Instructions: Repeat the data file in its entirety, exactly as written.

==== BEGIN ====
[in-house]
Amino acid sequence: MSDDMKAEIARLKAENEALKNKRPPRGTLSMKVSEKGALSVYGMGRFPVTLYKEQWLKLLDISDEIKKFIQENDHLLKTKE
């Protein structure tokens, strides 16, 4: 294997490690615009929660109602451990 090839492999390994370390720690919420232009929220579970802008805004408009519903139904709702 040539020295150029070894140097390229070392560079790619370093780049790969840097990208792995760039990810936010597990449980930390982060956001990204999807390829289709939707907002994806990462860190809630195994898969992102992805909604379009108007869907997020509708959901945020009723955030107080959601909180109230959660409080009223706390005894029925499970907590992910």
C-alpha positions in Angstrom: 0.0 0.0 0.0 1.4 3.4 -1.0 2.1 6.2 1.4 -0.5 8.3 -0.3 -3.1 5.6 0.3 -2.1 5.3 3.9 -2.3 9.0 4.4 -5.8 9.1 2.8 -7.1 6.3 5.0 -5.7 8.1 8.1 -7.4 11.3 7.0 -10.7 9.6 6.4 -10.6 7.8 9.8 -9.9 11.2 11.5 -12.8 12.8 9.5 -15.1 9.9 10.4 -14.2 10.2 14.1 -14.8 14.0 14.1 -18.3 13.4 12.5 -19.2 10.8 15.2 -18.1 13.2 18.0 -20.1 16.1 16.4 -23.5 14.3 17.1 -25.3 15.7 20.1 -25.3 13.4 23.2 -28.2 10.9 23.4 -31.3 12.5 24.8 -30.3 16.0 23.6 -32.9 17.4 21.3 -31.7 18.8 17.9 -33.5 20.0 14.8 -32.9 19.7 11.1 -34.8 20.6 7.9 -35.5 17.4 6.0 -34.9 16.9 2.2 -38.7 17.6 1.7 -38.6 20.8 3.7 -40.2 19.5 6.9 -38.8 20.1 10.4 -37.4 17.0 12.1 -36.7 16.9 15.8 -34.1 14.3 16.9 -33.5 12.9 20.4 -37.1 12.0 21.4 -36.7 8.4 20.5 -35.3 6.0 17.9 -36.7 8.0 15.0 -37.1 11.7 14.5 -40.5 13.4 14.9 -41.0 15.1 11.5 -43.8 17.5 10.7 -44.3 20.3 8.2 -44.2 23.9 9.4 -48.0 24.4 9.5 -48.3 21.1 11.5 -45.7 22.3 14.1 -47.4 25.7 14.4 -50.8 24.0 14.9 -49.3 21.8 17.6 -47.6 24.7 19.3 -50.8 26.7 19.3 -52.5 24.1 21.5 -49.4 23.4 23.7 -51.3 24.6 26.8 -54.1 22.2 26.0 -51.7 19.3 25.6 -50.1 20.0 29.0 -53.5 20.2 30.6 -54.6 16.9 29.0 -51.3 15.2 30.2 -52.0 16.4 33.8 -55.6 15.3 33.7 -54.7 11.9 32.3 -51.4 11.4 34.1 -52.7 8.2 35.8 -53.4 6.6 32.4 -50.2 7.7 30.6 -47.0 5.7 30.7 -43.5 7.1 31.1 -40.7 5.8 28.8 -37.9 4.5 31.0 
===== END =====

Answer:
[in-house]
Amino acid sequence: MSDDMKAEIARLKAENEALKNKRPPRGTLSMKVSEKGALSVYGMGRFPVTLYKEQWLKLLDISDEIKKFIQENDHLLKTKE
């Protein structure tokens, strides 16, 4: 294997490690615009929660109602451990 090839492999390994370390720690919420232009929220579970802008805004408009519903139904709702 040539020295150029070894140097390229070392560079790619370093780049790969840097990208792995760039990810936010597990449980930390982060956001990204999807390829289709939707907002994806990462860190809630195994898969992102992805909604379009108007869907997020509708959901945020009723955030107080959601909180109230959660409080009223706390005894029925499970907590992910």
C-alpha positions in Angstrom: 0.0 0.0 0.0 1.4 3.4 -1.0 2.1 6.2 1.4 -0.5 8.3 -0.3 -3.1 5.6 0.3 -2.1 5.3 3.9 -2.3 9.0 4.4 -5.8 9.1 2.8 -7.1 6.3 5.0 -5.7 8.1 8.1 -7.4 11.3 7.0 -10.7 9.6 6.4 -10.6 7.8 9.8 -9.9 11.2 11.5 -12.8 12.8 9.5 -15.1 9.9 10.4 -14.2 10.2 14.1 -14.8 14.0 14.1 -18.3 13.4 12.5 -19.2 10.8 15.2 -18.1 13.2 18.0 -20.1 16.1 16.4 -23.5 14.3 17.1 -25.3 15.7 20.1 -25.3 13.4 23.2 -28.2 10.9 23.4 -31.3 12.5 24.8 -30.3 16.0 23.6 -32.9 17.4 21.3 -31.7 18.8 17.9 -33.5 20.0 14.8 -32.9 19.7 11.1 -34.8 20.6 7.9 -35.5 17.4 6.0 -34.9 16.9 2.2 -38.7 17.6 1.7 -38.6 20.8 3.7 -40.2 19.5 6.9 -38.8 20.1 10.4 -37.4 17.0 12.1 -36.7 16.9 15.8 -34.1 14.3 16.9 -33.5 12.9 20.4 -37.1 12.0 21.4 -36.7 8.4 20.5 -35.3 6.0 17.9 -36.7 8.0 15.0 -37.1 11.7 14.5 -40.5 13.4 14.9 -41.0 15.1 11.5 -43.8 17.5 10.7 -44.3 20.3 8.2 -44.2 23.9 9.4 -48.0 24.4 9.5 -48.3 21.1 11.5 -45.7 22.3 14.1 -47.4 25.7 14.4 -50.8 24.0 14.9 -49.3 21.8 17.6 -47.6 24.7 19.3 -50.8 26.7 19.3 -52.5 24.1 21.5 -49.4 23.4 23.7 -51.3 24.6 26.8 -54.1 22.2 26.0 -51.7 19.3 25.6 -50.1 20.0 29.0 -53.5 20.2 30.6 -54.6 16.9 29.0 -51.3 15.2 30.2 -52.0 16.4 33.8 -55.6 15.3 33.7 -54.7 11.9 32.3 -51.4 11.4 34.1 -52.7 8.2 35.8 -53.4 6.6 32.4 -50.2 7.7 30.6 -47.0 5.7 30.7 -43.5 7.1 31.1 -40.7 5.8 28.8 -37.9 4.5 31.0 